Kawasaki unveiled their re-skinned 636 cc Ninja ZX-6R on October 11 at the AIMExpo motorcycle trade show in Las Vegas. Minutes after the convention center opened, the green booth was jammed with journalists, dealers, and industry insiders who stood in a respectful semicircle around three shrouded bikes, waiting for the appointed hour of 10 a.m.
Kawasaki execs whetted our appetites by rolling out their latest 450 motocrosser (ridden by some guy named Jeremy McGrath) and then bringing out a carbon-clad H2. Finally, it was the new ZX-6R’s turn. There were some polite oohs and ahhs and hmms as Kawasaki execs outlined the bike’s new features — which I’ll get to in a bit. But when Kawasaki’s Bill Jenkins announced the $9,999 base price to the assembled crowd, there was an audible gasp followed by a long burst of spontaneous applause. I can’t remember the last time a new model got such a reaction from jaded industry types. Even with ABS, it lists for only $10,999.
Every contemporary sport bike is a technological marvel, but the most stunning feature of the 2019 ZX-6R was developed in Kawasaki’s accounting department, because the most important feature is the price.
New(ish) Ninja for 2019
The most obvious difference is that the bodywork has been completely restyled, making this model resemble its big brother, the ZX-10R. The dash is new, but thankfully they stuck with a clear, old-school analog tach. All the lighting is now LED.
Ergonomics have also been tweaked. Although the rider triangle is unchanged, the fuel tank is now slightly more wasp-waisted, and the firm seat is slightly narrower at the front. This creates the impression that the seat’s lower, although the nominal height is unchanged. The clutch lever is now adjustable for reach.
One reason the new model can be offered with a circa-$1,700 nominal price drop is that the motor and rolling chassis have not been updated since 2013. Kawi engineers tweaked the fuel mapping in order to clear more stringent Euro IV standards. They say they achieved that without compromising power. However, the 2019 edition comes with a one-tooth-smaller countershaft sprocket. It’s also now equipped with an (upshift only) quickshifter.
The last significant change is that the ZX-6R now comes with Battlax Hypersport S22 tires. Bridgestone describes this as a tire for sport riding and occasional track days; they put it in the same use category as their better-known BT-016. Compared to the previous S21, the new tires have a different tread pattern and a new compound with finer silica particles that improve wet grip without compromising wear.
Riding the Ninja ZX-6R on the street
The first of our two days of riding was spent on the street on the high-end ZX-6R ABS KRT Edition, which lists for $11,299. A relatively small group of eight journalists followed Kawi’s Brad Puetz on a loop that included a little bit of everything (except rain).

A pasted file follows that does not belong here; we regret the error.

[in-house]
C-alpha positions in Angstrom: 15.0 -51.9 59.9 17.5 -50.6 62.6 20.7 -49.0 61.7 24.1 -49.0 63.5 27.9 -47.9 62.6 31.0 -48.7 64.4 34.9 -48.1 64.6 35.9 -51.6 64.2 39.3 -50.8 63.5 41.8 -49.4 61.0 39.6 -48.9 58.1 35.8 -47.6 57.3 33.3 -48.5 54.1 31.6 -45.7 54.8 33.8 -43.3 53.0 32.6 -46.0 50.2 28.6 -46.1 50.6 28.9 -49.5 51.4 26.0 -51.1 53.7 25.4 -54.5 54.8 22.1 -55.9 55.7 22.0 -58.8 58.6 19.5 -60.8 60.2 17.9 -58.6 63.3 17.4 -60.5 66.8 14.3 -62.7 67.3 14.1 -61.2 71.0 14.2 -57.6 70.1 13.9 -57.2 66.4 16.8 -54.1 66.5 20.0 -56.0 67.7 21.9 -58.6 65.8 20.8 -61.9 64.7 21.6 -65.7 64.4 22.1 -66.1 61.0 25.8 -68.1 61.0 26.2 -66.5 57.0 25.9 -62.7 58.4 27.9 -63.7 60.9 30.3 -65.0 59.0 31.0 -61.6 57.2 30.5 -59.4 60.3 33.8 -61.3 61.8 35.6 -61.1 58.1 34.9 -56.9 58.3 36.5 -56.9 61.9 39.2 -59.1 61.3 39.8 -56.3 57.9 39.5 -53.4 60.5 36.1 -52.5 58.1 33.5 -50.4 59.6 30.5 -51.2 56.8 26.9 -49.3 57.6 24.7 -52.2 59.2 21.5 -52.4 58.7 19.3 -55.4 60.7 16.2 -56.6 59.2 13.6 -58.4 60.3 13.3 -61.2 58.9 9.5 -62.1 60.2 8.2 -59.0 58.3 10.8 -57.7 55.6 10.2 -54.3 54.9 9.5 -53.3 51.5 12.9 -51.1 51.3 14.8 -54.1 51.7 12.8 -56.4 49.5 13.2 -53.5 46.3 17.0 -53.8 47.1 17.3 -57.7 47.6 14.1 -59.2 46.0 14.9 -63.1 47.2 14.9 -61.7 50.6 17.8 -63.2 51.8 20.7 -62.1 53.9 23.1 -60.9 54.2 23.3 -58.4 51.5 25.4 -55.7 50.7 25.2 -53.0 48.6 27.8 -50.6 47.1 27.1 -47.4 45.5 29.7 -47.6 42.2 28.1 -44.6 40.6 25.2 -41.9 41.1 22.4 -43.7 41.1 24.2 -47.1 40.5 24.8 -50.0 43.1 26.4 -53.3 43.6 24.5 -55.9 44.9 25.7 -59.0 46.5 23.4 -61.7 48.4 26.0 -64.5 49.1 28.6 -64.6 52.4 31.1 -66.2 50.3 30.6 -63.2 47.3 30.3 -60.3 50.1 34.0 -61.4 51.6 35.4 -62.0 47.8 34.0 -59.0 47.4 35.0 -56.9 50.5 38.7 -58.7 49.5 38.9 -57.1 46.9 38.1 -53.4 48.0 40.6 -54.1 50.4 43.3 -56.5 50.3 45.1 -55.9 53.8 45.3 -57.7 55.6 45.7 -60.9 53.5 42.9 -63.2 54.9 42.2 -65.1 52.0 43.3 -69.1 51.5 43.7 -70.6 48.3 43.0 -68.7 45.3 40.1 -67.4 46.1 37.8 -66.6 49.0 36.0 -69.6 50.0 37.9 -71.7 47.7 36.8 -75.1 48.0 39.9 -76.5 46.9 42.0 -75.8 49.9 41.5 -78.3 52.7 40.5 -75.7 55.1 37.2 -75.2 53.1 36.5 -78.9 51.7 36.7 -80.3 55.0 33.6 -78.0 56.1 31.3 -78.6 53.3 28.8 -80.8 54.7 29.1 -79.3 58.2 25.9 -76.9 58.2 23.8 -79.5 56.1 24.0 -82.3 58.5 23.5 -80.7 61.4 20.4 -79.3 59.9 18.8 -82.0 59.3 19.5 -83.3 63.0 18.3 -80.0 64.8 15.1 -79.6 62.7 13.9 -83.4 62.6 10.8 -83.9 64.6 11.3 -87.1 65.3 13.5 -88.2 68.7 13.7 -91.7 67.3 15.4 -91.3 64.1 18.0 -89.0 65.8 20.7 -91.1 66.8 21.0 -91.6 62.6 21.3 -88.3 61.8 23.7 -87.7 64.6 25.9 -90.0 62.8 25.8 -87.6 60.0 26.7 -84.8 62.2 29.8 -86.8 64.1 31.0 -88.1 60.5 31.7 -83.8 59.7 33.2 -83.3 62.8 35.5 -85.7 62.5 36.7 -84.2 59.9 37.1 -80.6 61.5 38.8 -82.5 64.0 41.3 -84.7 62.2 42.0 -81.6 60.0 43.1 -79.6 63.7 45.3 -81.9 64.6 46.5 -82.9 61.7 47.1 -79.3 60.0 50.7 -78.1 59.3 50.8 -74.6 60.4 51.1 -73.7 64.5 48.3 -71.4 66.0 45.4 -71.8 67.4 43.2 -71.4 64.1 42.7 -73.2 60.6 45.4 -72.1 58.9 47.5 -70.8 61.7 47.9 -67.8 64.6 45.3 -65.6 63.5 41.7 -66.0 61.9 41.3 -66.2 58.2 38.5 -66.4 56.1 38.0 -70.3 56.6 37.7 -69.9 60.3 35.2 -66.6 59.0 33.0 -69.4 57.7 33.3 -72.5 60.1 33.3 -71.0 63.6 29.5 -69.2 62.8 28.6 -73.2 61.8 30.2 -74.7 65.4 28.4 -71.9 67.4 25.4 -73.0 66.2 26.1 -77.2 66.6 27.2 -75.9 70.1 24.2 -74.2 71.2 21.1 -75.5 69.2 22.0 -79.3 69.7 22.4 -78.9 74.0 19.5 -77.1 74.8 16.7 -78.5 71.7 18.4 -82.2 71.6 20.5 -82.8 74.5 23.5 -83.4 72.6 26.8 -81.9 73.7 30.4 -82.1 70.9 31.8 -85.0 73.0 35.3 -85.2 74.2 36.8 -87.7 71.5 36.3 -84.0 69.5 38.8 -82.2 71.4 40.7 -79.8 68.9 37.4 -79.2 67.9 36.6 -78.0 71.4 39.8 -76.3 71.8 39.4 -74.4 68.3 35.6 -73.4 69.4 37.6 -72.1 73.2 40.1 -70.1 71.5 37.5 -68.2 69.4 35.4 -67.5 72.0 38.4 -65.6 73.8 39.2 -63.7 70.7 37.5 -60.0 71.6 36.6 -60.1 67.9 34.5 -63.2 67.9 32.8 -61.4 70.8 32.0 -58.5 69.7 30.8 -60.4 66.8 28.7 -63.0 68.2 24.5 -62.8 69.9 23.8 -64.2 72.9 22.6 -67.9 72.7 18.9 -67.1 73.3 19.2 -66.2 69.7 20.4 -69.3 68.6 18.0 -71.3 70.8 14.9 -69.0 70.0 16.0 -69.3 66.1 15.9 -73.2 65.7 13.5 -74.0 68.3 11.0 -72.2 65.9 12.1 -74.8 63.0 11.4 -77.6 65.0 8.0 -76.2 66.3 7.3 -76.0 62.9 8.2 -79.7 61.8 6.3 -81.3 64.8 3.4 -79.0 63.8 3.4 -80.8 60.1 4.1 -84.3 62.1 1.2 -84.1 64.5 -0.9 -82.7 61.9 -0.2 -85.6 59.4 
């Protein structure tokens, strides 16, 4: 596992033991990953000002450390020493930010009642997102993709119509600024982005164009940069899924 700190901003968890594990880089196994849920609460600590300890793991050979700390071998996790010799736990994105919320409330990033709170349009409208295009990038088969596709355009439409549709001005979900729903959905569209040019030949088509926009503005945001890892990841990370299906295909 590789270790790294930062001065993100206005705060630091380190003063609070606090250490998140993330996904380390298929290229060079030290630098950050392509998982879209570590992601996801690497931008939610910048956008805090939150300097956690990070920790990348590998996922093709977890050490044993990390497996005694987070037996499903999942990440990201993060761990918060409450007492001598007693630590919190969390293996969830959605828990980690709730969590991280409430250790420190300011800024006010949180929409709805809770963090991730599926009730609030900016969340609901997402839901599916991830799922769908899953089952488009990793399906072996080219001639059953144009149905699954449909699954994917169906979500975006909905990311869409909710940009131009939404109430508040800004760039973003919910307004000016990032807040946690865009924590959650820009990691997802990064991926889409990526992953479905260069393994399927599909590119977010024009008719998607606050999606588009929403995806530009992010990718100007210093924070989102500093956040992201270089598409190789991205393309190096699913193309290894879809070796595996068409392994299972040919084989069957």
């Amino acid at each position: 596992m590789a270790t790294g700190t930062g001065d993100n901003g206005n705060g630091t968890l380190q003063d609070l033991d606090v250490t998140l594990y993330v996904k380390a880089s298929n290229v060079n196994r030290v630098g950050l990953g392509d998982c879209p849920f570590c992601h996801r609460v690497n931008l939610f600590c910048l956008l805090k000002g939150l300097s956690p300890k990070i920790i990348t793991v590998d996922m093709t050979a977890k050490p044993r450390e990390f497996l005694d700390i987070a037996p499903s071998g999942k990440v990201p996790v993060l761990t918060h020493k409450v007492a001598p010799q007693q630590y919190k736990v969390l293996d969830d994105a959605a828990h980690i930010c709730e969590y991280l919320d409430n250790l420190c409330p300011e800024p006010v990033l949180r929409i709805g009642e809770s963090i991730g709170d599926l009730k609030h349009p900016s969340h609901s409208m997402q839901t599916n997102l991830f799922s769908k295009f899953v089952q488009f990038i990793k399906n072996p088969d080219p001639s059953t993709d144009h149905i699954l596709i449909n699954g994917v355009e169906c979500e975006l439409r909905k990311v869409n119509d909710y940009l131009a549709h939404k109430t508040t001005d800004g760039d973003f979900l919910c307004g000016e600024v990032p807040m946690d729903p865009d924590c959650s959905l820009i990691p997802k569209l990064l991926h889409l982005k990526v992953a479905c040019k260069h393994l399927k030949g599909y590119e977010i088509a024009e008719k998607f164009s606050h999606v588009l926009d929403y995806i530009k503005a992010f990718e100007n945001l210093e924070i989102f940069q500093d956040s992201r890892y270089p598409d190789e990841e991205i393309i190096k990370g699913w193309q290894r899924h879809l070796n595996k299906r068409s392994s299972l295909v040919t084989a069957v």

Kawasaki’s Miki Nagase did a good job on the new bodywork, and I think her design really comes across well in the company’s venerable green livery. Right in the parking lot, a few things stood out to me: The dash was very legible, with a large gear indicator and (new this year) a fuel gauge. Unlike some bikes with flashier TFT dashboards and the very latest electronic rider-assistance packages, it was easy and intuitive to toggle through the relatively small number of power and traction-control permutations. Simple is good, IMHO. (But, you can’t turn the ABS off on this model.)
Because my hands are fairly small, I appreciated the clutch lever’s adjustability. Kawasaki says the cable-actuated clutch has both an assist and slipper function. Indeed, the clutch pull is fairly light. Full throttle is achieved with a quarter turn of the twistgrip. I only have about half the normal range of motion in my right wrist, so I’d prefer an even quicker throttle, but most people will find both the rate of twist and resistance to be completely fine.
I’ve always felt that middleweight Ninjas are Goldilocks bikes: not too hard or too soft, footpegs not too high. The slightly narrower seat on this model makes it a little easier for me to flat-foot it with my 30-inch inseam, though the seat felt a little harder than I remember from previous models, with a detectable edge.
Since I’m built like the average test rider, I fit comfortably on most sport bikes. The rider triangle on this bike is quite comfortable for me; I would not change anything about it for the street. Riders over six feet tall would probably prefer a taller seat.
First gear engages with a bit of a clunk, and I found that I usually didn’t get that to happen unless I ever-so-slightly released the clutch lever. (That niggle is more than offset by the fact that neutral was notably easy to engage.)
Although the bike does not feel particularly small, even at parking-lot speeds it feels responsive and mass-centralized. It doesn’t have a steering damper, and steering effort is minimal.